• Map what you have. Take exploratory walks and have students design a paper map of their schoolyard. Teachers can create an account and recreate the map online.
  • Discover opportunities for improvement. The mapping tool can help identify areas for improvement by indicating areas of low biodiversity, such as lawn and impervious surfaces.
  • Find practical resources and encouragement. Habitat Network offers a wealth of materials, from how to attract birds, to the importance of native plants, to planning a space useful to people and wildlife. Users earn badges for reducing or eliminating pesticide use and students can find inspiration from other users near and far.
  • Monitor change over time. Once you have mapped and improved your schoolyard, engage your students in documenting and analyzing change over time by updating your map every year. Also, consider using eBird to monitor birds before, during, and after making habitat improvements as an additional way for students to document the impacts of their actions.


(source: YardMap)

A sample school Habitat Network map: Habitat Network is a citizen-science project that encourages people to create maps of their local habitat, improve and plan those habitats, and update their maps to show the Habitat Network community the positive changes. You can assess your habitat by drawing a map, using custom tools and articles for guidance on creating habitat, and visiting community pages to ask questions. For example, natural space is a priority at Breck School, which maintains a map in the Habitat Network. Their map contains a native plants garden, two wildlife-friendly wetland areas, green roofs, and nest boxes for species such as Wood Ducks and Tree Swallows.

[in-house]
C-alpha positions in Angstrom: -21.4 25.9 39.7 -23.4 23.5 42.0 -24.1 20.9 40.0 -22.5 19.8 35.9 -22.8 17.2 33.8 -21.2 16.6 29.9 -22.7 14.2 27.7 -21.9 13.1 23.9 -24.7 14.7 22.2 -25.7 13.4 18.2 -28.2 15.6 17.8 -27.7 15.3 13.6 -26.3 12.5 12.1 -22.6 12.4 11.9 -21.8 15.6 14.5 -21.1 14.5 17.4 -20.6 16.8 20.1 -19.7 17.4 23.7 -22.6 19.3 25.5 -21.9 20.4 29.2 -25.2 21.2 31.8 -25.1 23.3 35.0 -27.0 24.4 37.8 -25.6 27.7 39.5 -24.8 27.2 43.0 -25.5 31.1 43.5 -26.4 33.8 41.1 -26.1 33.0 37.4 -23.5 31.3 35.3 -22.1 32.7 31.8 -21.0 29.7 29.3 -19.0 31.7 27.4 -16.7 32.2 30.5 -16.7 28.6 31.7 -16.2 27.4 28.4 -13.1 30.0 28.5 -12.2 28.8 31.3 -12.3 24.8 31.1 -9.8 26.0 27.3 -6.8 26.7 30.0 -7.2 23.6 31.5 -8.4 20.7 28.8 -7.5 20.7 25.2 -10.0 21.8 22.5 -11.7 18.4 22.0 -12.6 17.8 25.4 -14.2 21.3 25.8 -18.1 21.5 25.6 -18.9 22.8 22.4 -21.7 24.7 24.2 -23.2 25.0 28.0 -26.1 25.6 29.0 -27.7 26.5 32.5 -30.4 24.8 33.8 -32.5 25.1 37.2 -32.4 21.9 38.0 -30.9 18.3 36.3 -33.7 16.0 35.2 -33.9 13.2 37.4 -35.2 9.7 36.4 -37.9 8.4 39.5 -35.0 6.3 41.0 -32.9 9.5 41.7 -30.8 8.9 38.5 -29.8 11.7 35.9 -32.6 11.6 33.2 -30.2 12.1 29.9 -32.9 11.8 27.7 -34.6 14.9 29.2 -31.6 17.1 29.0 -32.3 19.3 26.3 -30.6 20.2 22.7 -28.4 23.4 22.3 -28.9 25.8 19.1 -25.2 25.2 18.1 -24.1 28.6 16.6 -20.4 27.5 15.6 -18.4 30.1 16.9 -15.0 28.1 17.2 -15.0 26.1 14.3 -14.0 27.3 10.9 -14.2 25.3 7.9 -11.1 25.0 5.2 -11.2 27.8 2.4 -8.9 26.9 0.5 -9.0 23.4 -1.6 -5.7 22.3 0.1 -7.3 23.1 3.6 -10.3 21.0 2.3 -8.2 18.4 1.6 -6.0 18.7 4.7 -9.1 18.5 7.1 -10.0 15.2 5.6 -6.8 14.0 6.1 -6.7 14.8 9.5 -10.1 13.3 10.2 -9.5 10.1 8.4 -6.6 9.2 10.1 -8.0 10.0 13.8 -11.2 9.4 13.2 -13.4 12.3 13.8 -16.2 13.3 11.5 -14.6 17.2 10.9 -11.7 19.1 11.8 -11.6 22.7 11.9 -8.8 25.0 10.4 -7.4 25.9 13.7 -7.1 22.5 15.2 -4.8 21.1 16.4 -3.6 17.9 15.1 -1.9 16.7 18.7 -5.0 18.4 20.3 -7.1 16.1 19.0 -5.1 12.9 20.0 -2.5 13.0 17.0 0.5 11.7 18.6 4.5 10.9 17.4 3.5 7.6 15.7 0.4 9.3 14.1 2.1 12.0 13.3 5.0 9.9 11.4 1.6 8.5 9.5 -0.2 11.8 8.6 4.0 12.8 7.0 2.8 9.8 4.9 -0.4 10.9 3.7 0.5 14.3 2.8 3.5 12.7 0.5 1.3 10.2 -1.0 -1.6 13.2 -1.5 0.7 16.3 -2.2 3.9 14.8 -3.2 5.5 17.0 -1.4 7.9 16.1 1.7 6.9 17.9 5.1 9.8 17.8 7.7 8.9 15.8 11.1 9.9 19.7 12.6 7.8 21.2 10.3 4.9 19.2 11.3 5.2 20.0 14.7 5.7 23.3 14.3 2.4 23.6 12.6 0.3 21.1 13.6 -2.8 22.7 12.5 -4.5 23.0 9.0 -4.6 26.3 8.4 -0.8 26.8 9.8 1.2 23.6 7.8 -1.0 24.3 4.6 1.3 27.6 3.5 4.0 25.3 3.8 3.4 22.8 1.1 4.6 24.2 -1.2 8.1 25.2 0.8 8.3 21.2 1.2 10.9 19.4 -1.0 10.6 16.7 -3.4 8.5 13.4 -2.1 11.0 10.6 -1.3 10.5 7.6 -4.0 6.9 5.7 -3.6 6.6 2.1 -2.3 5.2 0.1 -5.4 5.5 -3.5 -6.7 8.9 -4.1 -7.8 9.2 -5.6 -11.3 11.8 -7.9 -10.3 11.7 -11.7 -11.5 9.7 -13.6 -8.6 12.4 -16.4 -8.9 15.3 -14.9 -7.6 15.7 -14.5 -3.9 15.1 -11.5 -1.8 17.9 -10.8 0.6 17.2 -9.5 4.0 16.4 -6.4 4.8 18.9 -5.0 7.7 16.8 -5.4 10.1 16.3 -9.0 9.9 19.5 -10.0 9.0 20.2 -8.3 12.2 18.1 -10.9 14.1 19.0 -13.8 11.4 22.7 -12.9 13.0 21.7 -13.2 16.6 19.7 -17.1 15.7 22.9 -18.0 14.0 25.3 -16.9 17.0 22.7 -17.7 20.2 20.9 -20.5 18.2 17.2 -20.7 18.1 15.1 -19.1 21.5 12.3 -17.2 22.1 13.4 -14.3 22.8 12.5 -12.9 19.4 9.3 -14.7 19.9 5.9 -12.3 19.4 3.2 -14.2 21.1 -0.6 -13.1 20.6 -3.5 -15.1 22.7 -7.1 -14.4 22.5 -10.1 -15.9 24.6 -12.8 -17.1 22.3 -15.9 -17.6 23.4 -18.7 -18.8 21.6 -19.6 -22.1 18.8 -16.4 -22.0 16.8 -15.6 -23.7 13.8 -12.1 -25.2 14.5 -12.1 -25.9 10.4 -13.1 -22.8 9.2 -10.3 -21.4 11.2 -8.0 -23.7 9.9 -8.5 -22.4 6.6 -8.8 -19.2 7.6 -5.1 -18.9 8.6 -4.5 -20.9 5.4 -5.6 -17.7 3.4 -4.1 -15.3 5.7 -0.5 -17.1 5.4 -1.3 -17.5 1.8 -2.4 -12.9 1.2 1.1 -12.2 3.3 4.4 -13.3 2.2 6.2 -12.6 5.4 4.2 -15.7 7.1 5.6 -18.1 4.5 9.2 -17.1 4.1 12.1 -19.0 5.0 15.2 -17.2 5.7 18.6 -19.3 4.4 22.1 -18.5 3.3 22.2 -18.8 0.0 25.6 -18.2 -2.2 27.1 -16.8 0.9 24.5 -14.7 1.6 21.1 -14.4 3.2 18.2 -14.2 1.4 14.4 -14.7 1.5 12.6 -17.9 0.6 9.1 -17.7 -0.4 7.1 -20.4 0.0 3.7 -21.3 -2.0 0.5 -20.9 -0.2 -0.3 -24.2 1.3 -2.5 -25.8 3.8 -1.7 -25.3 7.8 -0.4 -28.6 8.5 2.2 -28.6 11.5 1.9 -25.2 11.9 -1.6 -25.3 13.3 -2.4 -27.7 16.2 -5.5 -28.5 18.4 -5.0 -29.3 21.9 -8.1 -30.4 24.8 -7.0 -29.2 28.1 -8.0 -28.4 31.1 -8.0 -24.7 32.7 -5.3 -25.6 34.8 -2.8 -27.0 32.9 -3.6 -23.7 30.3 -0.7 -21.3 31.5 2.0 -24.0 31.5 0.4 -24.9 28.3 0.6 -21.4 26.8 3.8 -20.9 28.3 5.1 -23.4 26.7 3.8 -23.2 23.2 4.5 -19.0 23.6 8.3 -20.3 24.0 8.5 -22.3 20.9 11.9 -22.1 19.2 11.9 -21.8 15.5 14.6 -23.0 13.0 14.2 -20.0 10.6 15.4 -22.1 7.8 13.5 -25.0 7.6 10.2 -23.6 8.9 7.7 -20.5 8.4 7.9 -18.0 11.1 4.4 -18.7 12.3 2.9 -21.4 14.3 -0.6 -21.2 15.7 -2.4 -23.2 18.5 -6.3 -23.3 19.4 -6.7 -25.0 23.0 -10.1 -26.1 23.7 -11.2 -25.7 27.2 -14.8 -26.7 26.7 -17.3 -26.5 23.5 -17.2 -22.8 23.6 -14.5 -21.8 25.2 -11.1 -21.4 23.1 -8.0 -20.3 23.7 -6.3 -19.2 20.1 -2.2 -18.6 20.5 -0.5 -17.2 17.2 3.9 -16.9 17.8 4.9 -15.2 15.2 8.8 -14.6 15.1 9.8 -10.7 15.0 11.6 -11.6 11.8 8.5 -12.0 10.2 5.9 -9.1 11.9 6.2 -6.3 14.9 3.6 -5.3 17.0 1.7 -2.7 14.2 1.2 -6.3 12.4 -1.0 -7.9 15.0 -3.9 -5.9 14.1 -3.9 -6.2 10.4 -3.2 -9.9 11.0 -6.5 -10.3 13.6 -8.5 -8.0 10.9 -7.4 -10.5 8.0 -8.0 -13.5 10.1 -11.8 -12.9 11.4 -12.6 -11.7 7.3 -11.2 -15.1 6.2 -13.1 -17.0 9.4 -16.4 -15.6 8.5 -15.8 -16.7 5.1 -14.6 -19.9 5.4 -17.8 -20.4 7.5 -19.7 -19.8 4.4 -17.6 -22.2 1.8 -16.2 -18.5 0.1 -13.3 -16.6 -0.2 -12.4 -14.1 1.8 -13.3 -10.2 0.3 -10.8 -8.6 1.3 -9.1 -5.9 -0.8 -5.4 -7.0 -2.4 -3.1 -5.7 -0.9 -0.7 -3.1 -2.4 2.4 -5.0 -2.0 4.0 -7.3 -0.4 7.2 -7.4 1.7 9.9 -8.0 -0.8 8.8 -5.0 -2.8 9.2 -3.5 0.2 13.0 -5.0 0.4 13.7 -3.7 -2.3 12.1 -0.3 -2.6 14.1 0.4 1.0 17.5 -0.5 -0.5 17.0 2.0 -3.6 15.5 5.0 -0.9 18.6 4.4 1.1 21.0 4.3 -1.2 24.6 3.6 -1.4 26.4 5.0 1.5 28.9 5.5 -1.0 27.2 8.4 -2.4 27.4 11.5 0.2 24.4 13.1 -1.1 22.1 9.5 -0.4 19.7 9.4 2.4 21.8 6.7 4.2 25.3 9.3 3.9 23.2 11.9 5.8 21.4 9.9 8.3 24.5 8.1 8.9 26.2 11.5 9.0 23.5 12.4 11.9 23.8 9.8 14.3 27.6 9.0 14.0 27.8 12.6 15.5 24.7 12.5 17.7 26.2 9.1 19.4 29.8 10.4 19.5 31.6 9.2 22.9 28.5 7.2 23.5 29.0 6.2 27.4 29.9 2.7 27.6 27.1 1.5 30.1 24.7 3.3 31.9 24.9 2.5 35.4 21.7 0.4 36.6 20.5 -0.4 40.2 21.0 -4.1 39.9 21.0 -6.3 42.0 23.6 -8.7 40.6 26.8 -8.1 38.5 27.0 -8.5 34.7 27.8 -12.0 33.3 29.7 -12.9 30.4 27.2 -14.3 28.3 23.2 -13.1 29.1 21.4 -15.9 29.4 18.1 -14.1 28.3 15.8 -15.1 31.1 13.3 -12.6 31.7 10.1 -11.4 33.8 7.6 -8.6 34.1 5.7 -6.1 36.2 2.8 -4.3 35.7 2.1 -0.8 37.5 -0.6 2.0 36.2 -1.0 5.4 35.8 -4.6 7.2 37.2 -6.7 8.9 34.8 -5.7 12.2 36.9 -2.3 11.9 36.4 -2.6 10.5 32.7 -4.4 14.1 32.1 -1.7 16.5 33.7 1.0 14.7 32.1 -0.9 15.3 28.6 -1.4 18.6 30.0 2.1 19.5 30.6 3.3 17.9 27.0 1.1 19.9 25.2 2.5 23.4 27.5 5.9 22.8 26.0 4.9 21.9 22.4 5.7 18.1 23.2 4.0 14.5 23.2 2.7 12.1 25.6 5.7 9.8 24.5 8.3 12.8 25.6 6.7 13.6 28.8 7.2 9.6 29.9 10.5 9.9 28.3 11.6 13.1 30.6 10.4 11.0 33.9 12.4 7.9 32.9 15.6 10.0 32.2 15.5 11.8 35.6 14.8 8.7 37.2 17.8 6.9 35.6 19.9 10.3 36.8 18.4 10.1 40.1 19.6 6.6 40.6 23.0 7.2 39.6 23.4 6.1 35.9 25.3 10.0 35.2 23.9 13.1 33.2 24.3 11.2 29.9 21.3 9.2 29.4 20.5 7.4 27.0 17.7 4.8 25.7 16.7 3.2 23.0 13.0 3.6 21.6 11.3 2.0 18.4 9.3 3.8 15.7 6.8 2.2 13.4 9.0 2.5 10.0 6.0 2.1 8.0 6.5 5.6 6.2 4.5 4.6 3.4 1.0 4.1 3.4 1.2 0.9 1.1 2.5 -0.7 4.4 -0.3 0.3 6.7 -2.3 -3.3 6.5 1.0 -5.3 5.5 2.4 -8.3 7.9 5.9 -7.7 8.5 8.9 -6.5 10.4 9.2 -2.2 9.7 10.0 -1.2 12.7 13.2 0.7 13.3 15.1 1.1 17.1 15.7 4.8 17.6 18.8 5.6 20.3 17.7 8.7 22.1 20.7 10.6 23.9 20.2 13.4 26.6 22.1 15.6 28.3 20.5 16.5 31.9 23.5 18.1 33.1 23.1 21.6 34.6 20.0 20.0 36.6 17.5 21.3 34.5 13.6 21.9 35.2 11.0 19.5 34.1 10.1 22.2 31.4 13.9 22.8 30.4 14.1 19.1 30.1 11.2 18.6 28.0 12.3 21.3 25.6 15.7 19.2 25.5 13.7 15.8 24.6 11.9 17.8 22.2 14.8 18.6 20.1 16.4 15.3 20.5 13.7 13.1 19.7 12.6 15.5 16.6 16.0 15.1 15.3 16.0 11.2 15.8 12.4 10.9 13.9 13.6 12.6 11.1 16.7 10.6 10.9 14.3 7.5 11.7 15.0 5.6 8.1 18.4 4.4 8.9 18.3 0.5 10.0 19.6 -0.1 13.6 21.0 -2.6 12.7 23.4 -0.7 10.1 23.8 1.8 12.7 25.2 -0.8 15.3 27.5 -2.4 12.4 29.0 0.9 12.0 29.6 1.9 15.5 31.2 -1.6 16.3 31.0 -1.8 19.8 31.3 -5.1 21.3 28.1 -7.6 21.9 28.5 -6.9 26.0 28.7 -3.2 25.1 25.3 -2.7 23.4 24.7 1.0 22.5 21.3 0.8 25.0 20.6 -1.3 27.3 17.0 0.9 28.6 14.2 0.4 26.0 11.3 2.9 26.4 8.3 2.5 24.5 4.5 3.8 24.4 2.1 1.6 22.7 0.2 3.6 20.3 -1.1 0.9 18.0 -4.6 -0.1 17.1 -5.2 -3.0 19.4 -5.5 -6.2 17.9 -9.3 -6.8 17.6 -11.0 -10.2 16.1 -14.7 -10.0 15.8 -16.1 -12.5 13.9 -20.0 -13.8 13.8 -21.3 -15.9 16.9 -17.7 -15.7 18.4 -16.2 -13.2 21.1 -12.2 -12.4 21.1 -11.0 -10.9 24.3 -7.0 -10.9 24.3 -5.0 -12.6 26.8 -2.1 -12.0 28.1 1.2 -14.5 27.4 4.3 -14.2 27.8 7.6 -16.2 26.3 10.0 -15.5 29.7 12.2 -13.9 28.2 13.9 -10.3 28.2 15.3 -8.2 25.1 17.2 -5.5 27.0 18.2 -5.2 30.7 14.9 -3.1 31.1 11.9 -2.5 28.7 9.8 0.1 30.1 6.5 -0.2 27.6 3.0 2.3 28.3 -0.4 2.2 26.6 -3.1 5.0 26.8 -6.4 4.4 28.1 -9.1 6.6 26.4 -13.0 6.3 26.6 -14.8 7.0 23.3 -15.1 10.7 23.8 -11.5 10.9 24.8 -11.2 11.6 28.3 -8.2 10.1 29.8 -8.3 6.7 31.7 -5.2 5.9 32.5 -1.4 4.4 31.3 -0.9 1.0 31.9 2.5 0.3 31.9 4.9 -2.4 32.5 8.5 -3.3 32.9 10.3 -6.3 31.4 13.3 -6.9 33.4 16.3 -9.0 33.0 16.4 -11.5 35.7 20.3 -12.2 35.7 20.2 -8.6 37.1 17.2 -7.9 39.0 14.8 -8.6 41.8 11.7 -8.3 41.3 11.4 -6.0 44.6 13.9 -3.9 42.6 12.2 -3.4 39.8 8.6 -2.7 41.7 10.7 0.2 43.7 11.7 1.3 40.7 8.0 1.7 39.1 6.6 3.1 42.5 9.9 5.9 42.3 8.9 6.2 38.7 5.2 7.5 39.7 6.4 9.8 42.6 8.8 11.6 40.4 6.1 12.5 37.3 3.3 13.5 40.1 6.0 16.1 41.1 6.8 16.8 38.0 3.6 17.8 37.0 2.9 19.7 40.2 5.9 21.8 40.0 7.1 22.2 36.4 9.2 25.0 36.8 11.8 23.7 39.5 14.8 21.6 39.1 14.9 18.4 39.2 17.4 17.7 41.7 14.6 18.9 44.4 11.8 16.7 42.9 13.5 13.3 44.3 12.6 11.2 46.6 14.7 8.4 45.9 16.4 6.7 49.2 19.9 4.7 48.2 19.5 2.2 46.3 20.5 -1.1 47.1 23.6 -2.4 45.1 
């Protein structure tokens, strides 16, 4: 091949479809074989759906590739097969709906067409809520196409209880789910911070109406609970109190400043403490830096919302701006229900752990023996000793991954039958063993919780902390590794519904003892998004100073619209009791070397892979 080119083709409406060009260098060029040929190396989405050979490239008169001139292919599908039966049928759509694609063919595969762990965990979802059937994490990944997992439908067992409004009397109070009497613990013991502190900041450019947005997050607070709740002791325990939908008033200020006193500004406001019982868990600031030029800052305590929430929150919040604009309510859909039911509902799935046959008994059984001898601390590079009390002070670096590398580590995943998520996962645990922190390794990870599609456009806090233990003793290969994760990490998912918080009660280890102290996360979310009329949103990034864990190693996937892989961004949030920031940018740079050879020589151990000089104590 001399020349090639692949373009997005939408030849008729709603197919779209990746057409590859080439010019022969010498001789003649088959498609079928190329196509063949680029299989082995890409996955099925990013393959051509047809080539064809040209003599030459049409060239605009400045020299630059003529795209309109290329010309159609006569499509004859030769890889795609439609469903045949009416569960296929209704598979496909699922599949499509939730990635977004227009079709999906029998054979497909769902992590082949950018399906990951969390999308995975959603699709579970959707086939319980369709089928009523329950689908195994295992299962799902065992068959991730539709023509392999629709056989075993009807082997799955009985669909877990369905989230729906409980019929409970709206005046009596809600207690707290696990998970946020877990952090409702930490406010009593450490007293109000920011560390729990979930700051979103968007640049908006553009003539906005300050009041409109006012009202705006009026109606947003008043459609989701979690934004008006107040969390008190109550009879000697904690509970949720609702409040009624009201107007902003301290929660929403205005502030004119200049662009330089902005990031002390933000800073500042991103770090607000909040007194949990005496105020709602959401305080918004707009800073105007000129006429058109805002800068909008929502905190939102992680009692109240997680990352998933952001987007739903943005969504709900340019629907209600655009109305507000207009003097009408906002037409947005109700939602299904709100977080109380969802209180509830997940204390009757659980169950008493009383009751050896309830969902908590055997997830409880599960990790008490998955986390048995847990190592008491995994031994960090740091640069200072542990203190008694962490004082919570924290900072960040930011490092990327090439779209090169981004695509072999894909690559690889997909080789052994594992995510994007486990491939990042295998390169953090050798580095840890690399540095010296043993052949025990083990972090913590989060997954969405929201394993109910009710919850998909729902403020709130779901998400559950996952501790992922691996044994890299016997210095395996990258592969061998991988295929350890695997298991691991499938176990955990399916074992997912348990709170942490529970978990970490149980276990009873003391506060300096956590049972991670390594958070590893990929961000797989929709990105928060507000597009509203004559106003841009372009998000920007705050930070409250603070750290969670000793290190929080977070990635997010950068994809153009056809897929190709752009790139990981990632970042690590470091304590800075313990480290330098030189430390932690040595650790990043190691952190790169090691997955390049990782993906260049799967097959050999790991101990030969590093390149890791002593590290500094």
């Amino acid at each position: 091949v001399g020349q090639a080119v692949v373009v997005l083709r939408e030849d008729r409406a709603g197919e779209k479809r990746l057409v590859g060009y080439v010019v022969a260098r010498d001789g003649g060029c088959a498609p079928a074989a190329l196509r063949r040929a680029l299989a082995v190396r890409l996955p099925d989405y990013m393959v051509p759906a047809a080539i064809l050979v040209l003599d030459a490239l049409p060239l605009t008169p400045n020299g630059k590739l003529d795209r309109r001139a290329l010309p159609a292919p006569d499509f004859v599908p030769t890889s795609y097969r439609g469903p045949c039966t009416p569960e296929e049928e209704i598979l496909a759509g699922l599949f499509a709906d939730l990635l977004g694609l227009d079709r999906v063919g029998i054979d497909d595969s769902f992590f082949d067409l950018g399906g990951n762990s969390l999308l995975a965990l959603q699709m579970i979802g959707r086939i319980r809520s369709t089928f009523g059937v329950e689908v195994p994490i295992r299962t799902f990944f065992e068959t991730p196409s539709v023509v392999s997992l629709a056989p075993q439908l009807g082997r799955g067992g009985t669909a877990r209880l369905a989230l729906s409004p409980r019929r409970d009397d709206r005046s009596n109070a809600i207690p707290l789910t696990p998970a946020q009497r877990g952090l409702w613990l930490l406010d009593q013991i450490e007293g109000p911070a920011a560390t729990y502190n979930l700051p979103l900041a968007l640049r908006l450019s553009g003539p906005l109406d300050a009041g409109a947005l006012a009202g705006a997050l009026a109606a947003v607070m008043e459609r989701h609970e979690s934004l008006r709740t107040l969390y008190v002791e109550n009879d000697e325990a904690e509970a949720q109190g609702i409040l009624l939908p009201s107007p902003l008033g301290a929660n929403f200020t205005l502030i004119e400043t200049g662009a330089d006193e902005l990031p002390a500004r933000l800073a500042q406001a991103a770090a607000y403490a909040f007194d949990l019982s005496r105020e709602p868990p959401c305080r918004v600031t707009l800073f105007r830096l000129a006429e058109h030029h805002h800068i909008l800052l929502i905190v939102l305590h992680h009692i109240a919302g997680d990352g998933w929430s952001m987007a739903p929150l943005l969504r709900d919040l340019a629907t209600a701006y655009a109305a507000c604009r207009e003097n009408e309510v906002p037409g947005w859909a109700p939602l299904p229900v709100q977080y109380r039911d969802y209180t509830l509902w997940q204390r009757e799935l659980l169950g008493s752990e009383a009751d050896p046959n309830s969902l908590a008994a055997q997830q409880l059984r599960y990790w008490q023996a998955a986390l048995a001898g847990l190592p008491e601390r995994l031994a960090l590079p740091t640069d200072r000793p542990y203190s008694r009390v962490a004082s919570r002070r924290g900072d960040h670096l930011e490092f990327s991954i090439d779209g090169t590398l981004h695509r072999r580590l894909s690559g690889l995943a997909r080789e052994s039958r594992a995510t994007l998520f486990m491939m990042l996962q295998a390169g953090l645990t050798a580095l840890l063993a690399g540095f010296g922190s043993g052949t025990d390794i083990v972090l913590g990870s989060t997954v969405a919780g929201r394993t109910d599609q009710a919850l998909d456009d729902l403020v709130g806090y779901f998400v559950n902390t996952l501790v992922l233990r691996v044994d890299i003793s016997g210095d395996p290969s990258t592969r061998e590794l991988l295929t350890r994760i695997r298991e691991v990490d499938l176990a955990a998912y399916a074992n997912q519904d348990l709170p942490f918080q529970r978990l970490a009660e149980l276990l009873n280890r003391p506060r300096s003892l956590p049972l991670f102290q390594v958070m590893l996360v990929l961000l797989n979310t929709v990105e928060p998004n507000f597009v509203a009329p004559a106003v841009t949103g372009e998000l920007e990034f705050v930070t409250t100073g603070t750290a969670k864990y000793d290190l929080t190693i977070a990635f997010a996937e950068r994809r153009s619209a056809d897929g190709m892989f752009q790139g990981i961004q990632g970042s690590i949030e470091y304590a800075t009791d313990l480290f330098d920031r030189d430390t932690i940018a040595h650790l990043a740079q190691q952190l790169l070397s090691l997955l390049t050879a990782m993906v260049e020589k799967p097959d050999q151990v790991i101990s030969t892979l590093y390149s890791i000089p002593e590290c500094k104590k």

(Photo by Andrea Lamb)

Sunflower Garden, Covenant Love Community School, Ithaca, New York:  Upon exploration, students discovered that the school had plenty of cover and space for birds, some native plants for food, and two bird feeders. However, they recently added gardens around the perimeter of the schoolyard, a birdbath, and a sunflower patch to provide flowers and seeds for pollinators and birds. Over the summer, a group of students came to school for Summer Gardening Club twice a week to faithfully water, weed, and harvest the garden. Citizen science projects like Habitat Network and eBird can provide tools to help document changes and monitor impacts before, during, and after these kinds of improvements.